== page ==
Fat Tissue Reorganizes During Pregnancy
Fat Tissue Reorganizes During Pregnancy

Fat Tissue Reorganizes During Pregnancy

Researchers identify a protein that promotes changes in adipose tissue in vitro and in pregnant mice and may help protect against gestational diabetes in humans.

Catherine Offord
Aug 1, 2021

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The paper
R. Rojas-Rodriguez et al., “PAPPA-mediated adipose tissue remodeling mitigates insulin resistance and protects against gestational diabetes in mice and humans,” Sci Transl Med, 12:eaay4145, 2020.

A fetus needs fuel, and a mother’s body undergoes big physiological changes during pregnancy to make sure it gets it. One change is a reduction in insulin sensitivity, meaning that cells become less responsive to insulin signals telling them to take up glucose from the blood. In 5 percent to 9 percent of US pregnancies, cells become so resistant to insulin that they become significantly less effective at keeping blood glucose levels down. Mothers who have this temporary condition, known as gestational diabetes mellitus (GDM), may have an elevated risk of type 2 diabetes and other diseases later in life—as may her children. 

Several years ago, Raziel Rojas-Rodriguez, then a PhD student in Silvia Corvera’s lab at the University of Massachusetts, discovered differences in the fat, or adipose tissue, of pregnant people with and without GDM. Although increases in fat mass are normal during pregnancy, people with GDM had larger fat cells surrounding their organs, and, according to genetic assays, lower expression of certain genes involved in insulin signaling in their fat tissue than did pregnant people without GDM. The researchers wondered if there might be a link between fat remodeling during pregnancy and the development of insulin resistance.

SIGNAL BOOST: Pregnancy triggers a remodeling of fat tissue, according to findings from researchers at the University of Massachusetts. In the team’s proposed mechanism, pregnancy-associated plasma protein A (PAPPA), which is produced in the placenta and elsewhere in a pregnant person’s body, acts on insulin-like growth factor binding protein-5 (IGFBP-5), freeing up the insulin-like growth factor-1 (IGF-1) that typically binds to it. IGF-1 signaling subsequently triggers fat remodeling, including the expansion of blood vessels (angiogenesis) into the tissue (vascularization). These changes are likely to be important for maintaining insulin-driven regulation of glucose levels in the blood, the researchers conclude, although the mechanism for this is not clear.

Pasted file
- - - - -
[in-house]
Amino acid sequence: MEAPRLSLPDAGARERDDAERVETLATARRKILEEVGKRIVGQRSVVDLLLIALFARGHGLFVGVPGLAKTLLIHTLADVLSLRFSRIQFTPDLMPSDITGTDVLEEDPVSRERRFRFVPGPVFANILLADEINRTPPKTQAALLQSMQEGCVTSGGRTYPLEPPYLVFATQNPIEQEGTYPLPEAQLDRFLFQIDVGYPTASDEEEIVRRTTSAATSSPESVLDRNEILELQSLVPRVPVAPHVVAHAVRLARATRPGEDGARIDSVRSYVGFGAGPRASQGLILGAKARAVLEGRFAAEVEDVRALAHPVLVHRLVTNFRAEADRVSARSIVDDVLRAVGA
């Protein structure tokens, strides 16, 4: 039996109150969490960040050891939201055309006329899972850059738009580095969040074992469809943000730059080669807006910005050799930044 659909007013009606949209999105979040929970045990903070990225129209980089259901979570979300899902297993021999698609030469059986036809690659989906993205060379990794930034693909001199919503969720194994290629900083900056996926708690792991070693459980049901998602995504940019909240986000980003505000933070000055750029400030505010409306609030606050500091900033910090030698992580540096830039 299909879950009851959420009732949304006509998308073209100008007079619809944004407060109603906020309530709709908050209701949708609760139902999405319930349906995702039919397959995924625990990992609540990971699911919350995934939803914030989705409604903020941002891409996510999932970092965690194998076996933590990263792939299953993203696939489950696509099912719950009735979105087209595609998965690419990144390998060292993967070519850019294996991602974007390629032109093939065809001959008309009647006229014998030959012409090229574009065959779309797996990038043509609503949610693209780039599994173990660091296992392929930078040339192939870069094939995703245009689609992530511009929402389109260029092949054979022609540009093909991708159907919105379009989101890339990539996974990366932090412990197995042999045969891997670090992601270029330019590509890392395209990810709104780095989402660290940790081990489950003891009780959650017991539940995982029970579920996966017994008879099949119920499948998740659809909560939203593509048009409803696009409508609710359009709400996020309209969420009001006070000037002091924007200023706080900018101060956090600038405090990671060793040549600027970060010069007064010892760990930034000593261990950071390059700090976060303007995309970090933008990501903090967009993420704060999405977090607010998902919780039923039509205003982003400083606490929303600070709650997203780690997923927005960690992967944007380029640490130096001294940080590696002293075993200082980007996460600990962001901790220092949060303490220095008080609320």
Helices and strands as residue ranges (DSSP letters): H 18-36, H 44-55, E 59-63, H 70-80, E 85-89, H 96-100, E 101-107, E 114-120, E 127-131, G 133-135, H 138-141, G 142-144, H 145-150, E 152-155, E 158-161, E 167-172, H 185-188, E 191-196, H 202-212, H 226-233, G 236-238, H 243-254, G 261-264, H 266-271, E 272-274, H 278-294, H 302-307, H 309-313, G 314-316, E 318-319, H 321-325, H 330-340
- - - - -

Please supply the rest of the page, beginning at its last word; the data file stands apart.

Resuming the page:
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To investigate, they focused on pregnancy-associated plasma protein A (PAPPA), which is produced mainly by the placenta and helps regulate insulin signaling and increases in the blood throughout pregnancy. In vitro assays revealed that PAPPA plays a role in remodeling human fat tissue and promotes vascularization. Compared with pregnant wildtype mice, pregnant mice lacking PAPPA had more fat around their livers and reduced insulin sensitivity, Rojas-Rodriguez says. 

The researchers also examined hospital data from 6,361 pregnant people who took PAPPA tests (the protein is also used to diagnose fetal aneuploidy) in the first trimester and glucose tests in the third. The team found that, even when controlling for BMI and age, low PAPPA was associated with elevated GDM risk, suggesting the protein may protect against the condition. 

The University of Southern California’s Thomas Buchanan, who was not involved in the study, says the findings offer new insight into adipose tissue remodeling during pregnancy and into the role of PAPPA. He says the relationship between PAPPA levels and GDM is unclear because there may be confounding factors influencing a person’s GDM risk that aren’t captured in this study, and because the PAPPA-knockout mice don’t recapitulate all the characteristics of human pregnancy. For example, although the knockouts showed reduced insulin sensitivity compared with wildtypes, they paradoxically had enhanced glucose tolerance. 

Corvera says that this seems to be because muscle tissue in these mice consumed unusually large volumes of glucose. “We don’t know why,” she says. “It may be that the mice are moving more.” Tissue-specific knockouts could help narrow in on what’s happening where, she adds. Rojas-Rodriguez, now a postdoc at Tufts University, says the team would like to measure PAPPA longitudinally during pregnancy and notes that the protein may have use as a biomarker. “Obviously this will need more studies,” she says, “but there is a potential of this protease to be used in the diagnosis of gestational diabetes.”